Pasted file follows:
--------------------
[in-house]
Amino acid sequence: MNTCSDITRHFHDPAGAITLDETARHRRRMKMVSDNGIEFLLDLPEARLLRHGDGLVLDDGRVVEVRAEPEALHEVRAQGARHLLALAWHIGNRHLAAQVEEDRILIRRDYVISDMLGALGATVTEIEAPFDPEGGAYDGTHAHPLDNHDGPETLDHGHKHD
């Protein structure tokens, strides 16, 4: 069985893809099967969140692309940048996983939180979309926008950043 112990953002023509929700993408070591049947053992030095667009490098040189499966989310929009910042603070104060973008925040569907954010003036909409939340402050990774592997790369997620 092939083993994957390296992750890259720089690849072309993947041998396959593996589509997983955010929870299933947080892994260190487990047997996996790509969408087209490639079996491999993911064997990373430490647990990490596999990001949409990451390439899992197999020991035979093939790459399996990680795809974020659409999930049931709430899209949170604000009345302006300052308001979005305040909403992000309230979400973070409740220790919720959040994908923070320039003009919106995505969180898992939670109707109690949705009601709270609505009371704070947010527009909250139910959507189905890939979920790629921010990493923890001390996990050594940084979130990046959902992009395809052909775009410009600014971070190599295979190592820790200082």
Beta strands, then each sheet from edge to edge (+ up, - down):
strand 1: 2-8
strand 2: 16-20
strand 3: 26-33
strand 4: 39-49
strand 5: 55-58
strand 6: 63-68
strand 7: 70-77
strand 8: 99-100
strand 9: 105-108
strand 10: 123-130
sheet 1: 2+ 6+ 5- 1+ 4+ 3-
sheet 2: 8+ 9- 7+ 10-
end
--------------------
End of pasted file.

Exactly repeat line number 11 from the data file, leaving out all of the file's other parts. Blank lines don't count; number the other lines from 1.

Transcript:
strand 7: 70-77